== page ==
$2 \cdot 2 \cdot 3 \cdot 3$

$2^{2} \cdot 3^{2}$

Notice that the result is the same as we obtained with the factor tree method.

### HOW TO: Find the prime factorization of a composite number using the ladder method.

- Divide the number by the smallest prime.
- Continue dividing by that prime until it no longer divides evenly.
- Divide by the next prime until it no longer divides evenly.
- Continue until the quotient is a prime.
- Write the composite number as the product of all the primes on the sides and top of the ladder.

**Example 3**

Find the prime factorization of $120$ using the ladder method.

**Solution**

Divide the number by the smallest prime, which is $2$ | |

Continue dividing by $2$ until it no longer divides evenly. | |

Divide by the next prime, $3$. | |

The quotient, $5$, is prime, so the ladder is complete. Write the prime factorization of $120$.. | $2 \cdot 2 \cdot 2 \cdot 3 \cdot 5$ $2^{3} \cdot 3 \cdot 5$ |

Check this yourself by multiplying the factors. The result should be $120$.

**Example 4**

Find the prime factorization of $48$ using the ladder method.

**Solution**

Divide the number by the smallest prime, $2$. | |

Continue dividing by $2$ until it no longer divides evenly. | |

The quotient, $3$, is prime, so the ladder is complete. Write the prime factorization of $48$. | $2 \cdot 2 \cdot 2 \cdot 2\cdot 3$ $2^{4} \cdot 3$ |

**2.5.2 Find the Least Common Multiple (LCM) of Two Numbers**

One of the reasons we look at multiples and primes is to use these techniques to find the least common multiple of two numbers. This will be useful when we add and subtract fractions with different denominators.

**Listing Multiples Method**

A common multiple of two numbers is a number that is a multiple of both numbers. Suppose we want to find common multiples of $10$ and $25$. We can list the first several multiples of each number. Then we look for multiples that are common to both lists—these are the common multiples.

$10:10,20,30,40, \mathbf{50},60,70,80,90, \mathbf{100}, 110,…$

$25:25, \mathbf{50}, 75, \mathbf{100}, 125, …$

We see that $50$ and $100$ appear in both lists. They are common multiples of $100$ and $25$. We would find more common multiples if we continued the list of multiples for each.

The smallest number that is a multiple of two numbers is called the **least common multiple** (LCM). So the least LCM of $10$ and $25$ is $50$.

**HOW TO: Find the least common multiple (LCM) of two numbers by listing multiples.**

- List the first several multiples of each number.
- Look for multiples common to both lists. If there are no common multiples in the lists, write out additional multiples for each number.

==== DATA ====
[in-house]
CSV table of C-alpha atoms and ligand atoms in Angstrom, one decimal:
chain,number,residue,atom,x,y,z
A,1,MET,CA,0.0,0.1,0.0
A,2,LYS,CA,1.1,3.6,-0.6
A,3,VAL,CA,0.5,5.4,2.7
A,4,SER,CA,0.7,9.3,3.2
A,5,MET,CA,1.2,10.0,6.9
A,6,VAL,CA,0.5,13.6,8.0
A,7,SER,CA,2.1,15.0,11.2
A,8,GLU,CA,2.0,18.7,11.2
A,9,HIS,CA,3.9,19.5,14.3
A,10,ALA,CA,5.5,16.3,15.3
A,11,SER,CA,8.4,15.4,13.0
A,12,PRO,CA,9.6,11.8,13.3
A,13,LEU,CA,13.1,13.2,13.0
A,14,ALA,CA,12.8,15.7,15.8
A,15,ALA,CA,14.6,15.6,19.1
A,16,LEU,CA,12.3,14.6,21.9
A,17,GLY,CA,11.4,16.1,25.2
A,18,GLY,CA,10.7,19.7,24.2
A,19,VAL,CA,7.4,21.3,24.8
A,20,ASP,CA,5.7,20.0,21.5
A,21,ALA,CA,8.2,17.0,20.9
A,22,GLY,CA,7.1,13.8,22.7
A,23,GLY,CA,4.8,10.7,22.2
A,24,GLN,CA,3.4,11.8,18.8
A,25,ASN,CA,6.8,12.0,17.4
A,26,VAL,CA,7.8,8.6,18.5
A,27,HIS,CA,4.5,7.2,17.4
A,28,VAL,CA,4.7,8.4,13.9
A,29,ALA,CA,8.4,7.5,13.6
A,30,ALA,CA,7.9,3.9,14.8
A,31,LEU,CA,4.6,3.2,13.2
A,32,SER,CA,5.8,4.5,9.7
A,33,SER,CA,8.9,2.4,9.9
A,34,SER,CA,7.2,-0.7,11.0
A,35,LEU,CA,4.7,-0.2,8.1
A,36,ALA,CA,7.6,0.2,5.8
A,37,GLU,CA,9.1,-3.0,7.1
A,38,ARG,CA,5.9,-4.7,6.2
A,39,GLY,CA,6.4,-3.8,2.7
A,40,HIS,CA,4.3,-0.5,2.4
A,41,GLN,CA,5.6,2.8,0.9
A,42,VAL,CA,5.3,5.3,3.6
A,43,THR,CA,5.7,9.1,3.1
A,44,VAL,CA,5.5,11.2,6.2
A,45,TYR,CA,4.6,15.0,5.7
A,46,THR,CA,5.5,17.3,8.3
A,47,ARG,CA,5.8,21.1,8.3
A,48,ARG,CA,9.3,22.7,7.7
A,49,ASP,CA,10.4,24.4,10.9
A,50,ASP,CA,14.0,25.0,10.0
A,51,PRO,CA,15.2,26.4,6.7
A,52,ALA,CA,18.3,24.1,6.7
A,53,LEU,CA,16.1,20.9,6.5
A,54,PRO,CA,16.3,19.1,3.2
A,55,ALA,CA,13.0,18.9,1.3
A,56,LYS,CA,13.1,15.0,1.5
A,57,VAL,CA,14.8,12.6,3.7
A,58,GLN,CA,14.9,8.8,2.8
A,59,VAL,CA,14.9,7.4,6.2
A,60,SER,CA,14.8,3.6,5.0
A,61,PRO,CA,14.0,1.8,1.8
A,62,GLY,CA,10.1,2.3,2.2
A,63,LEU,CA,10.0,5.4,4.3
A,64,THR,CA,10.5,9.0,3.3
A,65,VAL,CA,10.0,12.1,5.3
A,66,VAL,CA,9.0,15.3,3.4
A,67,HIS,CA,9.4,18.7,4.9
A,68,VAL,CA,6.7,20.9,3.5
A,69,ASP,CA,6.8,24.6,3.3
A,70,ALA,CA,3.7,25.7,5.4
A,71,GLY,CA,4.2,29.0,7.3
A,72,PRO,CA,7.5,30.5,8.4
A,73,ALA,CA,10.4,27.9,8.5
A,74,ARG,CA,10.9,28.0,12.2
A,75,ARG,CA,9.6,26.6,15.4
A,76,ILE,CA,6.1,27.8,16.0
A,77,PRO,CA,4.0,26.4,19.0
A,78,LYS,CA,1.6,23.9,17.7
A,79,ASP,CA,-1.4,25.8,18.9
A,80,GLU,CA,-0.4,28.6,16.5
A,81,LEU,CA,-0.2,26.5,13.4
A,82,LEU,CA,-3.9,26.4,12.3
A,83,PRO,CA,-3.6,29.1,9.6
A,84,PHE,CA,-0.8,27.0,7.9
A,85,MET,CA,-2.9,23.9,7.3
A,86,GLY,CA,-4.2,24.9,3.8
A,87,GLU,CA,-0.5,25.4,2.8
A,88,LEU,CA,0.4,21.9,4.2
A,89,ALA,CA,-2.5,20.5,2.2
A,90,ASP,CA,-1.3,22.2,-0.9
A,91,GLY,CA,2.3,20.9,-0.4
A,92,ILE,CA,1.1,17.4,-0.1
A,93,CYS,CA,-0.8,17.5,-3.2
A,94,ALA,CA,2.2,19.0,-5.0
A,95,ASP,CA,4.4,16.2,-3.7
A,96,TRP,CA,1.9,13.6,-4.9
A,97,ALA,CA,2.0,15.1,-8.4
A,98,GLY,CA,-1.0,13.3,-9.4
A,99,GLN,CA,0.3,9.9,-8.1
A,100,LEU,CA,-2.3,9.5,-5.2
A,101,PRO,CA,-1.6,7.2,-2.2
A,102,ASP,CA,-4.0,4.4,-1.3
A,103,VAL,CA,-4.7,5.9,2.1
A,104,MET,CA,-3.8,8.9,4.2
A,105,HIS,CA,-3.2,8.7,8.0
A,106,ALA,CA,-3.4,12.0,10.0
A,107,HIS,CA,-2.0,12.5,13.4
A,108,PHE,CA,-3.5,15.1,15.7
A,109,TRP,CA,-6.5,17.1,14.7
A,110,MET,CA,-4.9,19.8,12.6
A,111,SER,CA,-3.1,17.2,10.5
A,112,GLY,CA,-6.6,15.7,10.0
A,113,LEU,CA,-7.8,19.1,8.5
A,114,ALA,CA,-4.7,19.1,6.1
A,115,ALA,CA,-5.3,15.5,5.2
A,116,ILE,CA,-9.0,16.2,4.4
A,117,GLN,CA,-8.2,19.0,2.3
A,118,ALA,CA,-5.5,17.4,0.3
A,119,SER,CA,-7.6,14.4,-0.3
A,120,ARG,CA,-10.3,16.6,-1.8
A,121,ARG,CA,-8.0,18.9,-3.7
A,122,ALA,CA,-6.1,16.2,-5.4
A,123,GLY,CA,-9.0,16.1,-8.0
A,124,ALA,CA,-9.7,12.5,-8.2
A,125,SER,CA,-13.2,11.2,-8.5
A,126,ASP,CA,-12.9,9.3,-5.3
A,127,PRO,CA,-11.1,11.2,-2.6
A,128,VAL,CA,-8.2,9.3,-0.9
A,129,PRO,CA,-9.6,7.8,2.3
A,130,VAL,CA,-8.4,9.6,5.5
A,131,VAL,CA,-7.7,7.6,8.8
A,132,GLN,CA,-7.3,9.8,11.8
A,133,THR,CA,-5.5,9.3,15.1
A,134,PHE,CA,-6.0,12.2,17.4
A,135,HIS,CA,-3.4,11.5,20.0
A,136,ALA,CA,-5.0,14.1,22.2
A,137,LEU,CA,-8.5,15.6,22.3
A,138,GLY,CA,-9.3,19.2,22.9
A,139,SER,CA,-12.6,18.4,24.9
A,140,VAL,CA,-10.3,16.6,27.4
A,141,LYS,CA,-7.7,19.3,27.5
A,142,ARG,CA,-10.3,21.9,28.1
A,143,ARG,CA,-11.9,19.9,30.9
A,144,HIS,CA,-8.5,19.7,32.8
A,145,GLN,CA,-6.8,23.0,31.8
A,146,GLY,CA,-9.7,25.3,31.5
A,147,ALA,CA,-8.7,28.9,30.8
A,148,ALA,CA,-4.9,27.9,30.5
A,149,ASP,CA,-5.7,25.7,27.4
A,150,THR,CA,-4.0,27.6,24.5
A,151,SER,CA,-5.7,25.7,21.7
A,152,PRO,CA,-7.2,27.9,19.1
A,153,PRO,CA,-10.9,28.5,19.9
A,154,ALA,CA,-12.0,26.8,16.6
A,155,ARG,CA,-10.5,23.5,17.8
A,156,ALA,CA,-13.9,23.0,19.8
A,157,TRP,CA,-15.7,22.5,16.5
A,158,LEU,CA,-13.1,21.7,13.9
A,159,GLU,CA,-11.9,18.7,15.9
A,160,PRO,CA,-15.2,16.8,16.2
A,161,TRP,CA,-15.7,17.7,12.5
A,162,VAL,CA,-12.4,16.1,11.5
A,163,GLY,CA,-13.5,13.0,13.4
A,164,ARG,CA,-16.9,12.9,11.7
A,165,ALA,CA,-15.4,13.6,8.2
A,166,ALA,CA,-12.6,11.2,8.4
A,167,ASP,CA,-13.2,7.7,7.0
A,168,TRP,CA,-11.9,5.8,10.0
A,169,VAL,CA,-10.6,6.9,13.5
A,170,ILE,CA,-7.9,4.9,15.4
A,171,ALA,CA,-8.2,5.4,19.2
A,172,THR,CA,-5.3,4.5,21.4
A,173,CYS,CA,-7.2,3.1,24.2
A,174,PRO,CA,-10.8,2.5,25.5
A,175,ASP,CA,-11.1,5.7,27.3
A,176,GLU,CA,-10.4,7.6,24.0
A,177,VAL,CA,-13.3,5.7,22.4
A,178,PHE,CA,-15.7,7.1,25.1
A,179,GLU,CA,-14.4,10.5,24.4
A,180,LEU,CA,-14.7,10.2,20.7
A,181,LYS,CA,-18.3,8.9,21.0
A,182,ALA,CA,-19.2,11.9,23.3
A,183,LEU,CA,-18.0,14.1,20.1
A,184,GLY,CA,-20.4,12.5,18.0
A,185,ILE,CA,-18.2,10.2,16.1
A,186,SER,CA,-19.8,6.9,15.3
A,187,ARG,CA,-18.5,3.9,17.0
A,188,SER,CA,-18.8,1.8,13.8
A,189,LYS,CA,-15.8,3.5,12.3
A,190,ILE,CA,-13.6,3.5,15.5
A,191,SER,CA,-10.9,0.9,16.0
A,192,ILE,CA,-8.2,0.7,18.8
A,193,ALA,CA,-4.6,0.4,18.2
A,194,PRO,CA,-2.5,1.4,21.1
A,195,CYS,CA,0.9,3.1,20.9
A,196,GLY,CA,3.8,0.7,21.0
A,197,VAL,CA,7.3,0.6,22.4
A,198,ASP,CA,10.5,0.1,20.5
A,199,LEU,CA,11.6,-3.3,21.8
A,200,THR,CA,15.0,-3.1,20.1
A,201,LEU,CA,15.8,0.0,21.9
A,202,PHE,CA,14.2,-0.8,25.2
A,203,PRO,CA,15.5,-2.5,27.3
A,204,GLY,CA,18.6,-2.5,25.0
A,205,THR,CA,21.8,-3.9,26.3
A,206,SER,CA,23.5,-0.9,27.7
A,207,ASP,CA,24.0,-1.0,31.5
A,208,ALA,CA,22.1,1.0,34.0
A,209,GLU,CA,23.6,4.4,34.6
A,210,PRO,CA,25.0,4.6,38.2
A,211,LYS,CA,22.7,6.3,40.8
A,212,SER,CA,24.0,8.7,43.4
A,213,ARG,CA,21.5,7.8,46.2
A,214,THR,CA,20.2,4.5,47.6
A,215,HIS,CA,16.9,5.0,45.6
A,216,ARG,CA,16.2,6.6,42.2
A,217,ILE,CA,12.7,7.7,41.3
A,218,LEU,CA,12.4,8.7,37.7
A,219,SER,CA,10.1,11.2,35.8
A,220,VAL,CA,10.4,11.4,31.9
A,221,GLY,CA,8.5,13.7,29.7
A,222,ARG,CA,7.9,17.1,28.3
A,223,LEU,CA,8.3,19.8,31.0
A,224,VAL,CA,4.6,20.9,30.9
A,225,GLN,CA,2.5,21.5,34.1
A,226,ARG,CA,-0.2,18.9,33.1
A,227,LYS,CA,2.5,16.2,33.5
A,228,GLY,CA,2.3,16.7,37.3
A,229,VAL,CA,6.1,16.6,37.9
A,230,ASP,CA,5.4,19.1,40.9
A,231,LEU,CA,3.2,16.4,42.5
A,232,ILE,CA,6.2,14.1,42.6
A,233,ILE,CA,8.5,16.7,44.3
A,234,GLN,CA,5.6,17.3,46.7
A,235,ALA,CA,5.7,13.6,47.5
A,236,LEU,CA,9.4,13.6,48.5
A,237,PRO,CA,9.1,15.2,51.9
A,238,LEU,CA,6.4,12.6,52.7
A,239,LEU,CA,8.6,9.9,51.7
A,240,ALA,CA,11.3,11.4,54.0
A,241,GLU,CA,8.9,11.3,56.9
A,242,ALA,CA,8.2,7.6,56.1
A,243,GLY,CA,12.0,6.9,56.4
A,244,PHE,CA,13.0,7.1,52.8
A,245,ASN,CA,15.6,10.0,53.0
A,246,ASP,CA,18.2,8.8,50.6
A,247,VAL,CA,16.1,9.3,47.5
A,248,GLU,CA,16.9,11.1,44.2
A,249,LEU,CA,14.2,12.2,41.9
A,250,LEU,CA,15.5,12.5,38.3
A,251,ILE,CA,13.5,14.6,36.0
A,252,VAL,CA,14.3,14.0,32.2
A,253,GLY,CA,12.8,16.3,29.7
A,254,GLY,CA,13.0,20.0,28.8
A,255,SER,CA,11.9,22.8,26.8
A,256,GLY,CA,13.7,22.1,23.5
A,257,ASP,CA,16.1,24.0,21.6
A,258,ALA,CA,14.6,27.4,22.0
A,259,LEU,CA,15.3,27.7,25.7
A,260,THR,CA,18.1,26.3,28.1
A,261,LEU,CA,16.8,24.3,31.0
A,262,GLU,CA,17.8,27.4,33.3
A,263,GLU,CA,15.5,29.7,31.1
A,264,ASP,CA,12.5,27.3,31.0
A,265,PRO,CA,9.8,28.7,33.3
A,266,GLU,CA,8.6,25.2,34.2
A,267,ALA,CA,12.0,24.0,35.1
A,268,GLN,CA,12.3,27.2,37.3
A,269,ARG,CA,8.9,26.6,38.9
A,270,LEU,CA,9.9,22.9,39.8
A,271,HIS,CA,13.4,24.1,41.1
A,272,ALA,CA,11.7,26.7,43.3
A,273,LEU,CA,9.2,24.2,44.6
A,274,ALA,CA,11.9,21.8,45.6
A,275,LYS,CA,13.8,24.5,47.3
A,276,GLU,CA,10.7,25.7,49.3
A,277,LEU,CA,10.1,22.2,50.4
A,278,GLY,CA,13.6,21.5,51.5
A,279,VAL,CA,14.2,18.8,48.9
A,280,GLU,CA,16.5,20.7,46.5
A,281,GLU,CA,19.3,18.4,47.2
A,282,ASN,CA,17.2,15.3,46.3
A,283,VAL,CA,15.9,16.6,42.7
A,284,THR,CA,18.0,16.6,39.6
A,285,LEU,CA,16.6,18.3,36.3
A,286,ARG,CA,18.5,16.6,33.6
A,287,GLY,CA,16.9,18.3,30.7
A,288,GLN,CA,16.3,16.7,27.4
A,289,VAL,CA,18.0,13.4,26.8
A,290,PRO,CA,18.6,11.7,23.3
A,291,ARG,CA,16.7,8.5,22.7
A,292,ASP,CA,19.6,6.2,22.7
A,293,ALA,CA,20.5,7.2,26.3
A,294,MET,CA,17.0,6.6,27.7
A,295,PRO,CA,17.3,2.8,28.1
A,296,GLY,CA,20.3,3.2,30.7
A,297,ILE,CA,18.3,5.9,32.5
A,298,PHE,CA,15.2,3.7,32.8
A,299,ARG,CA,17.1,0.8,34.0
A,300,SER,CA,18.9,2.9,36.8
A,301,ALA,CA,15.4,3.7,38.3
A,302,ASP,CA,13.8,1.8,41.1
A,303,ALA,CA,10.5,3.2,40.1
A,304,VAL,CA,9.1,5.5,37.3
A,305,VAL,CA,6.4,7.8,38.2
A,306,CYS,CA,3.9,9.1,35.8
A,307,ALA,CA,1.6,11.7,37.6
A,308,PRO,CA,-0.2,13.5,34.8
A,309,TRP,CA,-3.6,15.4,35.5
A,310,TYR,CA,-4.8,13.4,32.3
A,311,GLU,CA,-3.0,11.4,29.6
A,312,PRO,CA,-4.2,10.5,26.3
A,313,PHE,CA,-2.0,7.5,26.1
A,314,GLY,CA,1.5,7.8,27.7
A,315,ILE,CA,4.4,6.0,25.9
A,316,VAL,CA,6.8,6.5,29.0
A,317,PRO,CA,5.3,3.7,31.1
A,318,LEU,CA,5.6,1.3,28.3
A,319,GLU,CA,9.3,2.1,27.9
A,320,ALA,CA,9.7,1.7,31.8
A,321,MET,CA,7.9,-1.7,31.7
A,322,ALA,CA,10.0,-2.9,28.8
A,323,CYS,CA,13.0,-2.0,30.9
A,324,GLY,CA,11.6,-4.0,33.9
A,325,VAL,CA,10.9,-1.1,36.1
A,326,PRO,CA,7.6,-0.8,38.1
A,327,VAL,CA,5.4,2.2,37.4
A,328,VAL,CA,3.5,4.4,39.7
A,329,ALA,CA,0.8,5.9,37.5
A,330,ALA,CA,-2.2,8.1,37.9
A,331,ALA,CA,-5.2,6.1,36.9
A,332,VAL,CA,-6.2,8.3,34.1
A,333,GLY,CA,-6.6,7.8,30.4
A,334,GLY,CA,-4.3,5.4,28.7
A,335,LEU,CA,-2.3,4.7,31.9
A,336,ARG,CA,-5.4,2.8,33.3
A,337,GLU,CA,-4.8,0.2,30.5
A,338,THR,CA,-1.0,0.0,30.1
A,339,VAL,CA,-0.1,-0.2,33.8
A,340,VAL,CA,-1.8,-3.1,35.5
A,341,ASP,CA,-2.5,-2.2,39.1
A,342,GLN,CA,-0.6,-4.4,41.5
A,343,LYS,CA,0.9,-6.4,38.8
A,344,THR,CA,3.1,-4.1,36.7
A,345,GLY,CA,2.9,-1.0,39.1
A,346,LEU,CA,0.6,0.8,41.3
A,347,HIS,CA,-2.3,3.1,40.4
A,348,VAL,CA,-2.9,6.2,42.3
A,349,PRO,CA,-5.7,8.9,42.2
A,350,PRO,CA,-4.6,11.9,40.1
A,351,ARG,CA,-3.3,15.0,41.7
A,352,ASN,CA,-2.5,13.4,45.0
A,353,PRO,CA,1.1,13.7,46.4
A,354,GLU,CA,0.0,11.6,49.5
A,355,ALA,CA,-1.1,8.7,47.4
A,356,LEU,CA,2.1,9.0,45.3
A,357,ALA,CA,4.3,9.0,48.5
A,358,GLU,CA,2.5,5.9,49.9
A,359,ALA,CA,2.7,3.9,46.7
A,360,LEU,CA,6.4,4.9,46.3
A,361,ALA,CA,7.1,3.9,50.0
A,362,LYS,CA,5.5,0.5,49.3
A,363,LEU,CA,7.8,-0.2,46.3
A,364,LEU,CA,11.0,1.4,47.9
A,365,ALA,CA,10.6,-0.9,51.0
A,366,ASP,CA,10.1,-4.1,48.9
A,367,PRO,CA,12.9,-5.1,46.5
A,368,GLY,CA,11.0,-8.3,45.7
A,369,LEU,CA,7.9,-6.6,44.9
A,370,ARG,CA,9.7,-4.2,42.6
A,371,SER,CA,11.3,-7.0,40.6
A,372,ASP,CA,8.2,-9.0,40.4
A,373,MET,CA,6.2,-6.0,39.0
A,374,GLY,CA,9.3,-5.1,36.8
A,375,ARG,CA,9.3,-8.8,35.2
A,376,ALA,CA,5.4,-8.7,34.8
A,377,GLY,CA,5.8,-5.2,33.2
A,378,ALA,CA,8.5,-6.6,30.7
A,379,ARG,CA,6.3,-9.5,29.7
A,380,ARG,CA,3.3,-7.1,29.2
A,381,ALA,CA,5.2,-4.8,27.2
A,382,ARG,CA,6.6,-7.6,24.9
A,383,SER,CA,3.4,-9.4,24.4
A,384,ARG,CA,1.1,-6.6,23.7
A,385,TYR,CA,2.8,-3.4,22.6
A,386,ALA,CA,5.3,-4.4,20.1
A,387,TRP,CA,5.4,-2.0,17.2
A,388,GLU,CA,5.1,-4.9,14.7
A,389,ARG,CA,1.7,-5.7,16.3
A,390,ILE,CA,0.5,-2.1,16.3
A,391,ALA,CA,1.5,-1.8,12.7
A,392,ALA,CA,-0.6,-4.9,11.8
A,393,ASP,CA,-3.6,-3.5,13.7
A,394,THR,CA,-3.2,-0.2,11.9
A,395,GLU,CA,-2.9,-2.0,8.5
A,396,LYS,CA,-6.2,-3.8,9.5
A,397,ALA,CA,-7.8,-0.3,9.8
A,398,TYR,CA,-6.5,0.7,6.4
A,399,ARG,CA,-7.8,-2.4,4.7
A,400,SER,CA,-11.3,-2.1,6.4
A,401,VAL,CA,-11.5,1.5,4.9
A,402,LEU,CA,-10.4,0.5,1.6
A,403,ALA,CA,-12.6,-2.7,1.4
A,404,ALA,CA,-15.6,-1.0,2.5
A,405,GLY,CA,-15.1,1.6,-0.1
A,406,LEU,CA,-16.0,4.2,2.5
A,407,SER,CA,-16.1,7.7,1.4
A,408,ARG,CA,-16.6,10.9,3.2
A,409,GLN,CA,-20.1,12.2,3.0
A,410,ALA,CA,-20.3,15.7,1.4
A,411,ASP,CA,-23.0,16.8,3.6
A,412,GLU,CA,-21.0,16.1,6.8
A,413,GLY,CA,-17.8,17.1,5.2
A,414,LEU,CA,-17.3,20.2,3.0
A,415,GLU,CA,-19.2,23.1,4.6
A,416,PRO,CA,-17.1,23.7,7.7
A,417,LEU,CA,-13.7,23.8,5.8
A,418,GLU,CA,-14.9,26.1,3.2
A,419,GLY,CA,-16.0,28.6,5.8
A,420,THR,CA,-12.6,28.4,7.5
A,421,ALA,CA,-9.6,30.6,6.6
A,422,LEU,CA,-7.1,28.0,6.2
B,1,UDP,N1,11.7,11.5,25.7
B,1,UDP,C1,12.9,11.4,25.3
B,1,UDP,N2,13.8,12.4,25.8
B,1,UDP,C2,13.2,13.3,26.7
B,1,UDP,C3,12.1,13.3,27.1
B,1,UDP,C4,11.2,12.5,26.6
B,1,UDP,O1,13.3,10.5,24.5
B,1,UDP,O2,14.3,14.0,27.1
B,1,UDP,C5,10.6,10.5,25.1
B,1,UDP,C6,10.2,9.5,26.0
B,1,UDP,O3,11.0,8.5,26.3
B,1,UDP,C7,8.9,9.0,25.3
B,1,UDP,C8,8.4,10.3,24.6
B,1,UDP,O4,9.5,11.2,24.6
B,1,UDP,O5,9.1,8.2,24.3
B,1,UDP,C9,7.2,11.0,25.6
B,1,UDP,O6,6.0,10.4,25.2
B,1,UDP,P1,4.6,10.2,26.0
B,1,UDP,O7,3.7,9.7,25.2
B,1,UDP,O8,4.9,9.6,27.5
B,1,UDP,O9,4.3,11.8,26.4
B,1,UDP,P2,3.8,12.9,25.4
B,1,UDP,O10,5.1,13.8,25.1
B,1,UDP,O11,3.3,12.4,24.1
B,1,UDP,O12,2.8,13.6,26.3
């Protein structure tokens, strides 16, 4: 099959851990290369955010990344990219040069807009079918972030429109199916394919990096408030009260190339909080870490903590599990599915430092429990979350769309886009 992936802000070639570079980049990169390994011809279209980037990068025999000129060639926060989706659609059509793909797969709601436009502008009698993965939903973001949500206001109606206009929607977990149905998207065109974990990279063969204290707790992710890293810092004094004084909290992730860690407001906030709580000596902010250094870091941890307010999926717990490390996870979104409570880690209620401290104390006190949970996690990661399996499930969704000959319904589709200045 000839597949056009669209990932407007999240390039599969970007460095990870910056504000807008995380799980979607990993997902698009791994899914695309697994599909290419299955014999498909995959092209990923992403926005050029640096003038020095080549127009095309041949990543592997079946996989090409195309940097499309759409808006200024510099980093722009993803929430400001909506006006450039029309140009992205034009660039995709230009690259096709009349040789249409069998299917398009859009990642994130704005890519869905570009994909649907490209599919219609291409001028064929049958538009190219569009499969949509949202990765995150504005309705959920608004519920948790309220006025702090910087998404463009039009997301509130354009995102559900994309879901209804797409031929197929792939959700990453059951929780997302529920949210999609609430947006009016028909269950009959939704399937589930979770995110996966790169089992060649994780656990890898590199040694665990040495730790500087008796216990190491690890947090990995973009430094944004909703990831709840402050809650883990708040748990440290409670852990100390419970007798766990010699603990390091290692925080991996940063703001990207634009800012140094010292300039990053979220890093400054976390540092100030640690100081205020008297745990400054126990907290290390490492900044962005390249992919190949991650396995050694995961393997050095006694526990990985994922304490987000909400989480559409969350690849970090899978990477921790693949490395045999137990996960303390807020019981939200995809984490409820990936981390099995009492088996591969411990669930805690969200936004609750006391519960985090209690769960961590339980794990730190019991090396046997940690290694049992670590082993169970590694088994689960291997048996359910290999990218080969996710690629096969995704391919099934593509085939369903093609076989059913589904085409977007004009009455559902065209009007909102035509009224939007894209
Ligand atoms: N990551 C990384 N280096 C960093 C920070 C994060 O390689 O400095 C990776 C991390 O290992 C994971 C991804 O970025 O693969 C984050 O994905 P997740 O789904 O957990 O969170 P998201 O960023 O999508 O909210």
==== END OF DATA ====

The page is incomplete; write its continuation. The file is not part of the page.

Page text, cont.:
- Look for the smallest number that is common to both lists.
- This number is the LCM.

**Example 5**

Find the LCM of $15$ and $20$ by listing multiples.

**Solution**

List the first several multiples of $15$ and of $20$. Identify the first common multiple.

$15:15,30,45, \mathbf{60}, 75,90,105,120$

$20:20,40, \mathbf{60}, 80,100,12,140,160$

The smallest number to appear on both lists is $60$, so $60$ is the least common multiple of $15$ and $20$.

Notice that $120$ is on both lists, too. It is a common multiple, but it is not the least common multiple.

**Prime Factors Method**

Another way to find the least common multiple of two numbers is to use their prime factors. We’ll use this method to find the LCM of $12$ and $18$.

We start by finding the prime factorization of each number.

$12=2 \cdot 2 \cdot 3$

$18 = 2 \cdot 3 \cdot 3$

Then we write each number as a product of primes, matching primes vertically when possible.

$12=2 \cdot 2 \cdot 3$

$18 = 2 \cdot 3 \cdot 3$

Now we bring down the primes in each column. The LCM is the product of these factors.

Notice that the prime factors of $12$ and the prime factors of $18$ are included in the LCM. By matching up the common primes, each common prime factor is used only once. This ensures that $36$ is the least common multiple.

**HOW TO: Find the LCM using the prime factors method.**

- Find the prime factorization of each number.
- Write each number as a product of primes, matching primes vertically when possible.
- Bring down the primes in each column.
- Multiply the factors to get the LCM.

**Example 6**

Find the LCM of $15$ and $18$ using the prime factors method.

**Solution**

Write each number as a product of primes. | |

Write each number as a product of primes, matching primes vertically when possible. | |

Bring down the primes in each column. | |

Multiply the factors to get the LCM. | LCM $=2 \cdot 3 \cdot 3 \cdot5$ The LCM of $15$ and $18$ is $90$. |

**Example 7**

Find the LCM of $50$ and $100$ using the prime factors method.

**Solution**

Write the prime factorization of each number. | |

Write each number as a product of primes, matching primes vertically when possible. | |

Bring down the primes in each column. | |

Multiply the factors to get the LCM. | LCM $=2 \cdot 2 \cdot 5 \cdot 5$ The LCM of $50$ and $100$ is $100$. |

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*Marecek, L., Anthony-Smith, M., & Mathis, A. H. (2020). Use the Language of Algebra. In Prealgebra 2e. OpenStax. https://openstax.org/books/prealgebra-2e/pages/2-5-prime-factorization-and-the-least-common-multiple*.*License: CC BY 4.0. Access for free at https://openstax.org/books/prealgebra-2e/pages/1-introduction*